July 27, 2016 1 year 2 weeks ago

RADIO: Why it doesn’t look like new AM stations will be launched in Montreal

MONTREAL – Five years ago, during a surprisingly competitive CRTC process to award new commercial AM radio stations in Montreal, one independent group burst onto the scene with grand promises to revolutionize the industry. Within two years, the three investors had acquired three licences for AM talk stations and the industry was filled with hope of new jobs and new alternatives to incumbent stations owned by major corporations.

But five years later, the group has nothing to show for it. It has already lost one of its three licence authorizations, and in November will lose the other two if it doesn’t get the stations on the air by then. So far, its partners are refusing to answer questions about their plans.

Tietolman-Tétrault-Pancholy Media, officially 7954689 Canada Inc., was formed in 2011 to compete with Cogeco to revive AM clear channels 690 and 940 kHz. Back then, Cogeco had proposed government-subsidized all-traffic stations in French and English (it dropped the application for a French station after deciding to switch CKAC 730 from sports to traffic). TTP Media countered with a proposal for news-talk stations in both languages. Another application, from Evanov Radio, proposed a format for the LGBT community, and Bell Media also requested to move its sports-talk station to one of the clear channels to improve its signal.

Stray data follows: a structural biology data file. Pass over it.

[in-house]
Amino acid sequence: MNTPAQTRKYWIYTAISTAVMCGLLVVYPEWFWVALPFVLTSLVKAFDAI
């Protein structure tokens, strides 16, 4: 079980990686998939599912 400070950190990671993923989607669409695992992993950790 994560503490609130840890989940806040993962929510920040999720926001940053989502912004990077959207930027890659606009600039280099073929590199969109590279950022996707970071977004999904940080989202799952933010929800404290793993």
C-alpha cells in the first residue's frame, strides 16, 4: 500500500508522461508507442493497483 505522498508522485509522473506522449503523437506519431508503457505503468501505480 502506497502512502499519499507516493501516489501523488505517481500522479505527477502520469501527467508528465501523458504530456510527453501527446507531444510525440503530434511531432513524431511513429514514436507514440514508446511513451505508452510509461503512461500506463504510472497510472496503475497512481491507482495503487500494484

(Photo of TTP Media partners (from left) Nicolas Tétrault, Rajiv Pancholy and Paul Tietolman at a CRTC hearing applying for their first licence on Oct. 18, 2011 in Montreal by Steve Faguy.)

After the hearing, the CRTC awarded 690 to Bell, and TSN 990 became TSN 690. TTP Media got 940 AM to launch its French news-talk station.

TSN’s old 990 frequency went to Evanov by default, since neither Cogeco nor TTP were interested in a non-clear channel. (Radio Fierté eventually launched on 980, but Evanov has since abandoned that LGBT format for a Jewel-like easy-listening music one.) TTP was invited to re-apply for another frequency after telling the Commission its business model only worked with multiple stations sharing costs.

TTP applied for and was granted a station at 600 kHz, formerly used by CFCF radio, and in 2013 it was granted a third licence for a French sports-talk station at 850 kHz – a frequency formerly used by CKVL, which was founded by partner Paul Tietolman’s father, Jack Tietolman.

Each station was given two years to launch. Often, the Commission allows two one-year extensions to that deadline for new radio stations, if requested. Each time a deadline came up, TTP Media applied for one, citing various reasons, mainly having to do with technical changes to the transmitter. Last November, when an extension the CRTC had said would be the final one ended, it nevertheless gave another “final” extension, allowing until November 2016 to launch the two news-talk stations.

But when the deadline for the sports station at 850 came to the end of its first extension last month, TTP Media failed to ask for a second one.

Patricia Valladao, manager of media relations at the CRTC, confirmed the Commission did not receive a request for an extension before the deadline. “Since the station's authority to launch expired June 19, 2016, the frequency is available for any group to apply,” she said.